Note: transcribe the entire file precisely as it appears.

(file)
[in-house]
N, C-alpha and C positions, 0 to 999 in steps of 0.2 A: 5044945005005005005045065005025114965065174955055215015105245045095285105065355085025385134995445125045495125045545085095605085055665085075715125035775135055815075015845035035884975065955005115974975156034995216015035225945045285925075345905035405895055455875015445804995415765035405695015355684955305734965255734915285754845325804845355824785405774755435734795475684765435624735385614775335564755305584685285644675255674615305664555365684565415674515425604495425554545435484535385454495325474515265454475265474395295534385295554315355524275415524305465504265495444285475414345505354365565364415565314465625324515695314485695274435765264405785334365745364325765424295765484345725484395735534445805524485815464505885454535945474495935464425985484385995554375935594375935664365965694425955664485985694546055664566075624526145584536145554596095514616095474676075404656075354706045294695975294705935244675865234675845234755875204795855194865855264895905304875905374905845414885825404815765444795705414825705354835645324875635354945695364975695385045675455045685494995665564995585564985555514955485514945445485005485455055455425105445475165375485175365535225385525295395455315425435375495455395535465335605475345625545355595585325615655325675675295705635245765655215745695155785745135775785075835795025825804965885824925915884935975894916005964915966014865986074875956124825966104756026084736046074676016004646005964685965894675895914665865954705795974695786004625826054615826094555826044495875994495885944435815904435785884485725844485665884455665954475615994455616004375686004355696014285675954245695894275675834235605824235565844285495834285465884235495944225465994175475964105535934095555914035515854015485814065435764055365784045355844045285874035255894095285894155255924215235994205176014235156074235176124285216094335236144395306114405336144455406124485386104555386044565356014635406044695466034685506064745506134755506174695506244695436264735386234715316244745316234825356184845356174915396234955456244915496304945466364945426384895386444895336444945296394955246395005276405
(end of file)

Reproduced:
[in-house]
N, C-alpha and C positions, 0 to 999 in steps of 0.2 A: 5044945005005005005045065005025114965065174955055215015105245045095285105065355085025385134995445125045495125045545085095605085055665085075715125035775135055815075015845035035884975065955005115974975156034995216015035225945045285925075345905035405895055455875015445804995415765035405695015355684955305734965255734915285754845325804845355824785405774755435734795475684765435624735385614775335564755305584685285644675255674615305664555365684565415674515425604495425554545435484535385454495325474515265454475265474395295534385295554315355524275415524305465504265495444285475414345505354365565364415565314465625324515695314485695274435765264405785334365745364325765424295765484345725484395735534445805524485815464505885454535945474495935464425985484385995554375935594375935664365965694425955664485985694546055664566075624526145584536145554596095514616095474676075404656075354706045294695975294705935244675865234675845234755875204795855194865855264895905304875905374905845414885825404815765444795705414825705354835645324875635354945695364975695385045675455045685494995665564995585564985555514955485514945445485005485455055455425105445475165375485175365535225385525295395455315425435375495455395535465335605475345625545355595585325615655325675675295705635245765655215745695155785745135775785075835795025825804965885824925915884935975894916005964915966014865986074875956124825966104756026084736046074676016004646005964685965894675895914665865954705795974695786004625826054615826094555826044495875994495885944435815904435785884485725844485665884455665954475615994455616004375686004355696014285675954245695894275675834235605824235565844285495834285465884235495944225465994175475964105535934095555914035515854015485814065435764055365784045355844045285874035255894095285894155255924215235994205176014235156074235176124285216094335236144395306114405336144455406124485386104555386044565356014635406044695466034685506064745506134755506174695506244695436264735386234715316244745316234825356184845356174915396234955456244915496304945466364945426384895386444895336444945296394955246395005276405